All too often one spouse will pressure the other to settle an ongoing case, using finances, custody, or some other issue to force an inequitable end to a matter. This comes up all the time, yet the pressured spouse frequently doesn’t realize that it is happening, whether it is because she trusts her soon to be ex-spouse, is scared (or simply does not want) to litigate to obtain what is fair and reasonable, or for a variety of other reasons.
So what type of comments/efforts will one spouse make to pressure the other spouse into a settlement? For the sake of brevity, I provide a list of ten fan favorites below, although the list could likely go on and on without end.
1. You are going to have to start cutting back on your (not his) lifestyle expenses or else we are not going to be able to afford to litigate this matter. While in some cases this may be a true statement, I find this one particularly obvious and offensive in cases where there is more than enough income and assets to litigate and maintain the marital lifestyle for both parties.
2. You are going to cause us to go to trial (alternatively, “my lawyer told me that I am right, so I would rather go to trial than give you what you want”).
3. Do you really want to drag the kids into the middle of a (legitimate) custody dispute?
4. I will give you what you want on custody and parenting time so long as you give me what I want financially. This example is particularly common, but the issues should not be intertwined.
5. Your lawyer is preventing us from settling (alternatively, “I want to try to work this out with you privately and impose my terms without your lawyer getting in the way”).
6. My income this year is not going to be what it once was, so we really cannot afford to litigate this matter. (see also prior blog posts on Rapidly Acquired Income Deficiency Syndrome “RAIDS”)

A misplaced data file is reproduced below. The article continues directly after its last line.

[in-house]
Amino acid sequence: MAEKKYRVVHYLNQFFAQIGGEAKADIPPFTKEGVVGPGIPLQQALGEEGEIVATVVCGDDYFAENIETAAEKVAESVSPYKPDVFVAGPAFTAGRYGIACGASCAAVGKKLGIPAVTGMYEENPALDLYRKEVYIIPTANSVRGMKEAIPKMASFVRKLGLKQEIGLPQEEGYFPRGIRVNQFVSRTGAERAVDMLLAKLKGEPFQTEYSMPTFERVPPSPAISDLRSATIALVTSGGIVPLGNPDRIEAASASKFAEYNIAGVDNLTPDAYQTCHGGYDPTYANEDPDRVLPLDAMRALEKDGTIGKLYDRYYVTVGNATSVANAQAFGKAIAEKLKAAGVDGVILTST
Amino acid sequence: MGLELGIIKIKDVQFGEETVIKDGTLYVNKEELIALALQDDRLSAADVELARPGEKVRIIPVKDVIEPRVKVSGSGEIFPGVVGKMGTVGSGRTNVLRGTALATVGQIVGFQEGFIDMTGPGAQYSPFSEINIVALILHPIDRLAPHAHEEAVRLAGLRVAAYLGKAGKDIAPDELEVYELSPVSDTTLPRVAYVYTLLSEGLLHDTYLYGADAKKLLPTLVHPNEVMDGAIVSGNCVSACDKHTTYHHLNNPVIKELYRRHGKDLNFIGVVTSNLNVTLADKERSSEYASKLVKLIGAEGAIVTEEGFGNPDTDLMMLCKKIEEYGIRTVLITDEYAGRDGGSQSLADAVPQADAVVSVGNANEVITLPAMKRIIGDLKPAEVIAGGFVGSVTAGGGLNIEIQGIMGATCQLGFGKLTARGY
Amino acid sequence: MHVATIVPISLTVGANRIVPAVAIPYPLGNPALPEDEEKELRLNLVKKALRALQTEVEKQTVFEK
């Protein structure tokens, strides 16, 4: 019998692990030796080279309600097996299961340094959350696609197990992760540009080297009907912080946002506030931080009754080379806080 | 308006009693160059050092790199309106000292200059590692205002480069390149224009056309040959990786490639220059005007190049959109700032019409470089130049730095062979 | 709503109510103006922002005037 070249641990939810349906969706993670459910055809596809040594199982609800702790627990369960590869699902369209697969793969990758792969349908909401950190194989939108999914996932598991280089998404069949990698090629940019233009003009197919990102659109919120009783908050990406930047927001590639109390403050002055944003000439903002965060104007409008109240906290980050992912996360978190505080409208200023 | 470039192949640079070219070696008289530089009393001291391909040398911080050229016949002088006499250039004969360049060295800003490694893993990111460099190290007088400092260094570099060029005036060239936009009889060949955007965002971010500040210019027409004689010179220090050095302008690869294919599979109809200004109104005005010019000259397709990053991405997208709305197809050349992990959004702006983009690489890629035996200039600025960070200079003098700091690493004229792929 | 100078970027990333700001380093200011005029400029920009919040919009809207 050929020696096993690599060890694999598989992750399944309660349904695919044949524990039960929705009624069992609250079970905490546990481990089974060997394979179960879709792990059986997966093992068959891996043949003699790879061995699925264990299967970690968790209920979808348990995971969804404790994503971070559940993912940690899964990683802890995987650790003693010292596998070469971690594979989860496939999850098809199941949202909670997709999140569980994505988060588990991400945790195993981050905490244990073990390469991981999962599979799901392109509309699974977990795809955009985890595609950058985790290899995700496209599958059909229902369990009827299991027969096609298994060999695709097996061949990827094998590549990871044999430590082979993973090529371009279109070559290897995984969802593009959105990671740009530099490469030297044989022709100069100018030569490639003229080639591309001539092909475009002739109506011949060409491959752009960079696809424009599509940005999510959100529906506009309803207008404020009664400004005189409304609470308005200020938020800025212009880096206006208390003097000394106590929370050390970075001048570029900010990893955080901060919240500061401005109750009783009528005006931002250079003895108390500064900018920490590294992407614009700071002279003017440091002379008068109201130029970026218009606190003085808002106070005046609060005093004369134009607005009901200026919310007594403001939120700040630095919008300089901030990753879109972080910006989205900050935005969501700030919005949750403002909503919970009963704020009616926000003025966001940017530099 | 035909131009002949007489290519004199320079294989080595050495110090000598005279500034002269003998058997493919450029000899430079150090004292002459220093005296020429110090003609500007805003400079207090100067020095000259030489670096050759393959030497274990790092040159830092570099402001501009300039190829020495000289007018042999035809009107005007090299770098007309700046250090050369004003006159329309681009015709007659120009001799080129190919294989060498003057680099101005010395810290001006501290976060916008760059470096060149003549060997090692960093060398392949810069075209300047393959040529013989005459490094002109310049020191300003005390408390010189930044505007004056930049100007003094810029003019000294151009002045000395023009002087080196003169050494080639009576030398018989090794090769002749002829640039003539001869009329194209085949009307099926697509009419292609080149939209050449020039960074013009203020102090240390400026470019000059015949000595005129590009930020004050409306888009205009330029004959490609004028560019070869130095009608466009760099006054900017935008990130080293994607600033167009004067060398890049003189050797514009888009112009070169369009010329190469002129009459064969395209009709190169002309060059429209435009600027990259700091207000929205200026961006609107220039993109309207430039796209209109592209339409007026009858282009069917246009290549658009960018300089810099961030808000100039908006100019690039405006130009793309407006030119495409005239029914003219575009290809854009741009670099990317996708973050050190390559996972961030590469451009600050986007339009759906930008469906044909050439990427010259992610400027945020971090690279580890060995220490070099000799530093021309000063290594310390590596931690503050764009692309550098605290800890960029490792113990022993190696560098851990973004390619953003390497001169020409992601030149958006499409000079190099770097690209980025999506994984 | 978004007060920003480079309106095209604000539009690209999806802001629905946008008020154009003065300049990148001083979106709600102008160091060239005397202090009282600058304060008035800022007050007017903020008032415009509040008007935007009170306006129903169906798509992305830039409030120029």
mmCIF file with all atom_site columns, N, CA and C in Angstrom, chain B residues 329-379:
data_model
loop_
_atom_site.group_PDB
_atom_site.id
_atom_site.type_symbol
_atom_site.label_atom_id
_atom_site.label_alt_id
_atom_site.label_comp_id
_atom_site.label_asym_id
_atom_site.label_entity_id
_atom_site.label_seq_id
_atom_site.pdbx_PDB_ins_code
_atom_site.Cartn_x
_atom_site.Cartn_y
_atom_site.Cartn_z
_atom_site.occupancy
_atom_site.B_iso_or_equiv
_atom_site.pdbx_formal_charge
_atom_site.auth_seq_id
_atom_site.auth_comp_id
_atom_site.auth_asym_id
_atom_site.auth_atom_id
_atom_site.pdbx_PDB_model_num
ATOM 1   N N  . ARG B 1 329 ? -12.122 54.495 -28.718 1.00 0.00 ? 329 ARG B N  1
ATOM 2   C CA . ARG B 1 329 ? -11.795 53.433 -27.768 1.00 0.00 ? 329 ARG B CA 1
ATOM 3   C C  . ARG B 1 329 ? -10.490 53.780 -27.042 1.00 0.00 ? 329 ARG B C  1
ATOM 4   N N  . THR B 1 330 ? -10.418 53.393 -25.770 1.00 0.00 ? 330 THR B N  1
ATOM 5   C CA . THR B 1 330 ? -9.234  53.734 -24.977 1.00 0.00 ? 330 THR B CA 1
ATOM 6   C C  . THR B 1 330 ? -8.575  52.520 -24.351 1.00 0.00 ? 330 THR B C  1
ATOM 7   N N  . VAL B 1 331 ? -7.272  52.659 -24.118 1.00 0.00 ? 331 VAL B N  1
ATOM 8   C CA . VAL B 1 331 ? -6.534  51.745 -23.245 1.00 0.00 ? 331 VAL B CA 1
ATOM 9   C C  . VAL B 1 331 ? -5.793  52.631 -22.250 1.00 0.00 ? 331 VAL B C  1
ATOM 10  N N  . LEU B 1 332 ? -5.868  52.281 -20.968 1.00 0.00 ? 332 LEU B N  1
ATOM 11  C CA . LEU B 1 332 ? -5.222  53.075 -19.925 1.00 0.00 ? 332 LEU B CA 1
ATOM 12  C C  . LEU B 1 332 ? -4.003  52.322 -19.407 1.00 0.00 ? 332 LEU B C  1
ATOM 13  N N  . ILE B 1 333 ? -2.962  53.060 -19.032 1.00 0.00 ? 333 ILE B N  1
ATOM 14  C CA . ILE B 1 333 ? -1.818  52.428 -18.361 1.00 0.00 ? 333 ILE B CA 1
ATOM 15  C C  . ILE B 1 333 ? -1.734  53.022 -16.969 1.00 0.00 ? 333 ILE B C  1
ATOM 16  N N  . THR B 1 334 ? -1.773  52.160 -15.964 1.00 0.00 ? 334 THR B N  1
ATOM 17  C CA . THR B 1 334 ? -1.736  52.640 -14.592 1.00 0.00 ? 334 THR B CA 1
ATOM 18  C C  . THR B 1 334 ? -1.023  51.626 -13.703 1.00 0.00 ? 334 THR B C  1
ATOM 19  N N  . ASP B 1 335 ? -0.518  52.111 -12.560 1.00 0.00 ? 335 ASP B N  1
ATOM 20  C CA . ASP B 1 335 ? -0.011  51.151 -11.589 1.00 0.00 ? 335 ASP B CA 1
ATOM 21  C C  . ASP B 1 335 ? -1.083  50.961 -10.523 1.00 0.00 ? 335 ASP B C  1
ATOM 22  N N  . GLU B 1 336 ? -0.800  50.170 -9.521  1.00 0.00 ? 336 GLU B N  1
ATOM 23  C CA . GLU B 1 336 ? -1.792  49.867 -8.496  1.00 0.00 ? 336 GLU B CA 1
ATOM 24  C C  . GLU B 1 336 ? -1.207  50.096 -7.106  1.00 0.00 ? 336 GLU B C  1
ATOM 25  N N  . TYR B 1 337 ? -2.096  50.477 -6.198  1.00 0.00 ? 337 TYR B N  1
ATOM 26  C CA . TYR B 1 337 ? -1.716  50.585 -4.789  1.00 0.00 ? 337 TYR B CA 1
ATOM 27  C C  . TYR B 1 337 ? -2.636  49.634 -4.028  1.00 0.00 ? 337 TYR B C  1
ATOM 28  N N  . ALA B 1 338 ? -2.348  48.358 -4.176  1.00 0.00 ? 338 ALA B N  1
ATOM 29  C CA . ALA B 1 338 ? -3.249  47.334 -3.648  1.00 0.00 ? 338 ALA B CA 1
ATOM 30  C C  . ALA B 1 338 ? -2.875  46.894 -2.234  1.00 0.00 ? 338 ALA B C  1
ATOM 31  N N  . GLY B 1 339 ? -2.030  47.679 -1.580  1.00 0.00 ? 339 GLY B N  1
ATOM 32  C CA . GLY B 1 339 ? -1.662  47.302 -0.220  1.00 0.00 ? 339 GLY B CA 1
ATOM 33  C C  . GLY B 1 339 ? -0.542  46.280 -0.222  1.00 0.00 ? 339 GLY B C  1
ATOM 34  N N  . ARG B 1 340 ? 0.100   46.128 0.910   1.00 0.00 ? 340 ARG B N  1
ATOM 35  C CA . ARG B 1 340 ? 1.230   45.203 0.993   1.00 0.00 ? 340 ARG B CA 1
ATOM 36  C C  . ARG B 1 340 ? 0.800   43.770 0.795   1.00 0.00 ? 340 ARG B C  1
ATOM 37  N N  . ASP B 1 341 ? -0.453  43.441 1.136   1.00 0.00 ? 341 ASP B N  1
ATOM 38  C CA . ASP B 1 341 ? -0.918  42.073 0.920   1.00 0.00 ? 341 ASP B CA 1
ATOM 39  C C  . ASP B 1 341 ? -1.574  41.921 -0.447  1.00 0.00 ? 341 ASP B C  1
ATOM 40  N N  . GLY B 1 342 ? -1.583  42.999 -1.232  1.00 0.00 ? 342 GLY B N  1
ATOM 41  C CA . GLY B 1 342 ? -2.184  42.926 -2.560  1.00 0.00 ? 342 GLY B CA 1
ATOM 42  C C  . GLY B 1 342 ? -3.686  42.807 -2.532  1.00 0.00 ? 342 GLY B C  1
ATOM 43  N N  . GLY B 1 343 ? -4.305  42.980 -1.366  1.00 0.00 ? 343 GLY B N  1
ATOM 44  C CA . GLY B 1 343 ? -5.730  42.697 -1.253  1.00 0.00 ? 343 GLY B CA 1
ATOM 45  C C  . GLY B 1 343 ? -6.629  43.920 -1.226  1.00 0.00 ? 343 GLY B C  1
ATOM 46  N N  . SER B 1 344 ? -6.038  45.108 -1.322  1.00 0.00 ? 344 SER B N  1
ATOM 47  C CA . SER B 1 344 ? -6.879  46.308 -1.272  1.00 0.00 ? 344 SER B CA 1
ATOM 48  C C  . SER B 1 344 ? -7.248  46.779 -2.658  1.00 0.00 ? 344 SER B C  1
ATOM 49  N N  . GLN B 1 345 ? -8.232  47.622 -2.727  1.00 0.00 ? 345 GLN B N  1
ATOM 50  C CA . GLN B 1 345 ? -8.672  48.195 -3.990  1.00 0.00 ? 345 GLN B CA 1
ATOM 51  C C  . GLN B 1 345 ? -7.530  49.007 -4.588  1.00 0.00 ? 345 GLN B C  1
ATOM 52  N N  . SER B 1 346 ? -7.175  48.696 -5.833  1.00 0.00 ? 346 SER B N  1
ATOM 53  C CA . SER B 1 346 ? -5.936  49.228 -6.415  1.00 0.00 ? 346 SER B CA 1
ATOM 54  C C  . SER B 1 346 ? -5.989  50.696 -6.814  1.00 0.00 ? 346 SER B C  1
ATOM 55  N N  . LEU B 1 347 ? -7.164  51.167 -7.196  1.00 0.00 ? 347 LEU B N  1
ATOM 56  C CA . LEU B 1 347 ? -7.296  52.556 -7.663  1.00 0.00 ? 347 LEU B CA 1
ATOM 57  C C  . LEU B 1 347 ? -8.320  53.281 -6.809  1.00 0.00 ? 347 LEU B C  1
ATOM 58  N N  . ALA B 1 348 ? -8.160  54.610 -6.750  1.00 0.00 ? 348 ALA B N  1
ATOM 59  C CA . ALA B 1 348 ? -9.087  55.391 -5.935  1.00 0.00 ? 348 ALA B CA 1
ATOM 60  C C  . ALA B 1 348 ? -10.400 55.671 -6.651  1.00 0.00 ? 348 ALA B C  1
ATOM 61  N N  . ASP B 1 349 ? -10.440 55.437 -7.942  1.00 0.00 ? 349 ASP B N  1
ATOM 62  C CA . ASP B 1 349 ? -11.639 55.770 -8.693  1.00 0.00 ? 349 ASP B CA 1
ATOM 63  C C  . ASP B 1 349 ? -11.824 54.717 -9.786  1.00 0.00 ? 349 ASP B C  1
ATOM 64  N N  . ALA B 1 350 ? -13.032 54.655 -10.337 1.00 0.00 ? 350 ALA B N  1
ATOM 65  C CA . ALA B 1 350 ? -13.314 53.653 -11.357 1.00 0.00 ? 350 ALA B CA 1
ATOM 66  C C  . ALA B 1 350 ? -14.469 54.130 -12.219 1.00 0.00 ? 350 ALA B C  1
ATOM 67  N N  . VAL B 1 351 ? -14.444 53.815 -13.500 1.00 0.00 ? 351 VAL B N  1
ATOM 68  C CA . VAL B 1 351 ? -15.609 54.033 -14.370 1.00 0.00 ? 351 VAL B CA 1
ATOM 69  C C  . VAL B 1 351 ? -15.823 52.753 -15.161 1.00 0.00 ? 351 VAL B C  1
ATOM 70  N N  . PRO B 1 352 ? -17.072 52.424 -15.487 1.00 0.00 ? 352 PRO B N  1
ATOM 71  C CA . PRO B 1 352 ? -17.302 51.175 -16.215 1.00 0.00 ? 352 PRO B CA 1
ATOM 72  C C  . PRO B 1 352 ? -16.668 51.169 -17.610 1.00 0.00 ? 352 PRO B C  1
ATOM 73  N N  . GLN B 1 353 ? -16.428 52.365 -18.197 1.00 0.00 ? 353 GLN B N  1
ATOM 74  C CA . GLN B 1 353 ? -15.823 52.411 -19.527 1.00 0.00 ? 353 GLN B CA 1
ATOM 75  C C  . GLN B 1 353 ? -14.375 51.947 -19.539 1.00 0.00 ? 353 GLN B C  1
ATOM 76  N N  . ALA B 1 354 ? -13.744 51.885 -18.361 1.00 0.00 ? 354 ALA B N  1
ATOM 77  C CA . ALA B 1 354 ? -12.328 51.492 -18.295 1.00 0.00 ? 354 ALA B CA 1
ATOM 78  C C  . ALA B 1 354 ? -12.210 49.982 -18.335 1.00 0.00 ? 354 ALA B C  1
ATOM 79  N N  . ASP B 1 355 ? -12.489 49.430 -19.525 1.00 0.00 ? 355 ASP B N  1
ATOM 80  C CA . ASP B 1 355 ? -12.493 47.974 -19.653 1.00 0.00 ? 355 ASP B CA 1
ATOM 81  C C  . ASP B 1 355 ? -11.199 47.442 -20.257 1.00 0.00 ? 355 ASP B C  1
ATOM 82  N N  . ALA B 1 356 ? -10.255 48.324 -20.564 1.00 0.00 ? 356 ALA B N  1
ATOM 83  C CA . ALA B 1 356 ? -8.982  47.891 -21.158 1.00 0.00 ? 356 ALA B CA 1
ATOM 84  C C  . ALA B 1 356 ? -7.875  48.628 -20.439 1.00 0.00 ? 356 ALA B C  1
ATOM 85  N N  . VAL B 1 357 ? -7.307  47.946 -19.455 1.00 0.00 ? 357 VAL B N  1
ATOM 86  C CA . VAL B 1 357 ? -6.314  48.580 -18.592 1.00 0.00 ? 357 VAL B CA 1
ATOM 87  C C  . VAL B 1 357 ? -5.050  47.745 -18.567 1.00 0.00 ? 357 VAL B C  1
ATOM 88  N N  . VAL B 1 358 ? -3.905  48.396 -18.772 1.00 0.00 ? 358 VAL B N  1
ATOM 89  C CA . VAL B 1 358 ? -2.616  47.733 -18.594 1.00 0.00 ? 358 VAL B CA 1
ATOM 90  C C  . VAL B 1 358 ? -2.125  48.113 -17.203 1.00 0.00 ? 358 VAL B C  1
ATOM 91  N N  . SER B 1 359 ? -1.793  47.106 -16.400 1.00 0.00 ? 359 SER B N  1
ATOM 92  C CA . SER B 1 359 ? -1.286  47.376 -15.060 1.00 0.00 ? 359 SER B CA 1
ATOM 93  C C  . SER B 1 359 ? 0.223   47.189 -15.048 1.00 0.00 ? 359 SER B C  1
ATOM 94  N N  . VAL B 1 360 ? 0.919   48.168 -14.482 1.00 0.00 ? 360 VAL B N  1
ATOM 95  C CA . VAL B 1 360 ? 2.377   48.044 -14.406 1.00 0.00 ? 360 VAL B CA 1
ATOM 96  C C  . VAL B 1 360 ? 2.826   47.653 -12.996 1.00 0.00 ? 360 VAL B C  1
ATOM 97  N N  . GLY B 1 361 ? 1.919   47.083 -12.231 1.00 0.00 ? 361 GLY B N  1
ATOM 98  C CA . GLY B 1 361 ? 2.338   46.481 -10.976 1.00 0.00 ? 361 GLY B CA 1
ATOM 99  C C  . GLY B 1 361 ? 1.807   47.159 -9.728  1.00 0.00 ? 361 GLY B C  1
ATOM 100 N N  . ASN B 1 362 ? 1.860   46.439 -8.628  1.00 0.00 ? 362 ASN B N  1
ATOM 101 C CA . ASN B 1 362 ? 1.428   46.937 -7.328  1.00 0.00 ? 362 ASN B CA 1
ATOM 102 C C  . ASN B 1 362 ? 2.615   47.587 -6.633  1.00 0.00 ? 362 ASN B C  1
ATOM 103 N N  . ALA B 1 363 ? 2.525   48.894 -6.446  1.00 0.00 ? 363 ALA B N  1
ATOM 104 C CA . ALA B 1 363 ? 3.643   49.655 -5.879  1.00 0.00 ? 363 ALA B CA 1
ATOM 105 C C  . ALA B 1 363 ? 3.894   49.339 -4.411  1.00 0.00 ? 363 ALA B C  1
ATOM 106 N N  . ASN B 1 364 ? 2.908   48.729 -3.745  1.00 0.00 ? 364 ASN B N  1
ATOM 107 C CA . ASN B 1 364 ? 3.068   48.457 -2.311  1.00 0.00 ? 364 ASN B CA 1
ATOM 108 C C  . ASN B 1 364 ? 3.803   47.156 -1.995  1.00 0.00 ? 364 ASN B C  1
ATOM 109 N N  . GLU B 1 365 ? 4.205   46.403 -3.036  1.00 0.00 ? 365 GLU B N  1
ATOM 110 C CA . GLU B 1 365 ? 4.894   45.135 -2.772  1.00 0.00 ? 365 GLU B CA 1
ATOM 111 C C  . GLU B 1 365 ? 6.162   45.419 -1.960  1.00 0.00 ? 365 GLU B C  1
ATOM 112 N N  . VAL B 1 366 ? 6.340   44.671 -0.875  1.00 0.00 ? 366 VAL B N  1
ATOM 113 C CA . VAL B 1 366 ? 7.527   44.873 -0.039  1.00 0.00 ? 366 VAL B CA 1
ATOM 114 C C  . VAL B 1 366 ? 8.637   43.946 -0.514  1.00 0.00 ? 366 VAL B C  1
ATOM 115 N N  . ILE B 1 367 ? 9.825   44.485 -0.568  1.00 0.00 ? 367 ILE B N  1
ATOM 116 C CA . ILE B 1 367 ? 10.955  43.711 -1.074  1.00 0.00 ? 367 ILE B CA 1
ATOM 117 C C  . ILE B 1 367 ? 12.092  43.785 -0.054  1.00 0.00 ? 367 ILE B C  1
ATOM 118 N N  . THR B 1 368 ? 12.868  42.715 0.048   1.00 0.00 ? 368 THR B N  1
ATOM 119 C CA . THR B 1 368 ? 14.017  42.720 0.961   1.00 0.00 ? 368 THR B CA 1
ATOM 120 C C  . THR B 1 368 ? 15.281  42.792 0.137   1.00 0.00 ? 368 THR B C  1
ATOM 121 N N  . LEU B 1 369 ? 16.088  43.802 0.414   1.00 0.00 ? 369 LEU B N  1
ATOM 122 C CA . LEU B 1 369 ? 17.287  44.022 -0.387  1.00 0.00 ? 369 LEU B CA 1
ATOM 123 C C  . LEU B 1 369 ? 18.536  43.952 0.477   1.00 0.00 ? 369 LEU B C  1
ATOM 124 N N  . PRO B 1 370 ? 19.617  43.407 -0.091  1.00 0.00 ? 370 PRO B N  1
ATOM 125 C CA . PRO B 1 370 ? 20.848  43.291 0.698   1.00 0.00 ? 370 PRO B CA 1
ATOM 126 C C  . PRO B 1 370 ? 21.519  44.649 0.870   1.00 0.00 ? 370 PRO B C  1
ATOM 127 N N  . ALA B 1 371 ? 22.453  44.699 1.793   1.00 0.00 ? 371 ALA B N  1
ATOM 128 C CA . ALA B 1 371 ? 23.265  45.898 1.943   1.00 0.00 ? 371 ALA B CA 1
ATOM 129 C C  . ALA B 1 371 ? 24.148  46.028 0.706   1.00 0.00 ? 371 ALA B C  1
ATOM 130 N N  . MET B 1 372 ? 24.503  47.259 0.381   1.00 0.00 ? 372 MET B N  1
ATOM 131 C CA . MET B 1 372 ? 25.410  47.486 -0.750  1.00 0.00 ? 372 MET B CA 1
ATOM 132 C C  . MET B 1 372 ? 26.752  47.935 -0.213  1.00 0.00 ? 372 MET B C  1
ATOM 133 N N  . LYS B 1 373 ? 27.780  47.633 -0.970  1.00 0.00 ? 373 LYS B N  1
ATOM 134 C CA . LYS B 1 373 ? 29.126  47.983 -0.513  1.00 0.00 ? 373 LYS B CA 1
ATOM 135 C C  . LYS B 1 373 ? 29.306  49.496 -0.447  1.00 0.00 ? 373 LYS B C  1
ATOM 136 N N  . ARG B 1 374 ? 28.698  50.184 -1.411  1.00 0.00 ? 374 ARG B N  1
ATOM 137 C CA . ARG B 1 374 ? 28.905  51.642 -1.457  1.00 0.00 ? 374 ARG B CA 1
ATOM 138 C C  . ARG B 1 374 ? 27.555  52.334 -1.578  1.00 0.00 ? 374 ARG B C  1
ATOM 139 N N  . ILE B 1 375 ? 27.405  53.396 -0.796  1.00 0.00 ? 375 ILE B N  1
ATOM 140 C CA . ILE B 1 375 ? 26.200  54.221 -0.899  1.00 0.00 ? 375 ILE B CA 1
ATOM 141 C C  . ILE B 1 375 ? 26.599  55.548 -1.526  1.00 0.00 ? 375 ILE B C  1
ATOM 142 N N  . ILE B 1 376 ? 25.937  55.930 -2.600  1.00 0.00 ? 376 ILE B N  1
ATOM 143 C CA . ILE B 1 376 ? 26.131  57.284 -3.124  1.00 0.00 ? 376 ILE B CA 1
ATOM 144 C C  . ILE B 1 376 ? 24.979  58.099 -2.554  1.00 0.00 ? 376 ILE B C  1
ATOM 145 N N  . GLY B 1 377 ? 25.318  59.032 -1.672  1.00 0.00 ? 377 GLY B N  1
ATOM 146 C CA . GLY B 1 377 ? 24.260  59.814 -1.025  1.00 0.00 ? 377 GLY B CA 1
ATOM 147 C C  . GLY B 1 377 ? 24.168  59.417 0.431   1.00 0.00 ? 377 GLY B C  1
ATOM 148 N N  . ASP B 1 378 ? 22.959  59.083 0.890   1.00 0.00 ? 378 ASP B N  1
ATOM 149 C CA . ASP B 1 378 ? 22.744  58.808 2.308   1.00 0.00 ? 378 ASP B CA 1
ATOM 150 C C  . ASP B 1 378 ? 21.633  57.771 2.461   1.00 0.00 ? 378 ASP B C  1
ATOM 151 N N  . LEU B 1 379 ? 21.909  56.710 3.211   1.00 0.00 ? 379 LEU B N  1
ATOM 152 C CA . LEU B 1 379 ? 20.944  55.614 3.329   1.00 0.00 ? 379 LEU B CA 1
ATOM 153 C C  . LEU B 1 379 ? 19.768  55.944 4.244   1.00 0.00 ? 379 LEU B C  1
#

7. I would rather pay my lawyer than pay you. This classic line really has no bearing on the outcome of a support or equitable distribution issue, and, in fact, provides a compelling argument by the supported spouse for counsel fees due to the payor spouse’s unreasonable conduct.
8. The act (or repeated act) of violating an interim support (“pendente lite”) Order requiring payment for various expenses. This form of non-compliance forces the supported spouse to determine whether she wants to continually file costly motion after costly motion to address the payor spouse’s non-compliance, or simply give in and surrender in the matter.
9. Threatening the supported spouse that if she does not agree to go to mediation, she will “regret it”.
10. Any type of what is commonly known as “Divorce planning”, ranging from ensuring a reduction in income (see #8, above), spending down assets, hiding assets, or engaging in any course of wrongdoing geared towards the divorce matter.
The possibilities are really endless, so it is important that you keep an eye out and understand that each of the above examples may (and I say “may” because some of the above claims may be truthful and legitimate) be designed to do nothing more than pressure you into an inequitable settlement that you may regret having to live with when you wake up the morning after that final judgment of divorce is entered by the Court.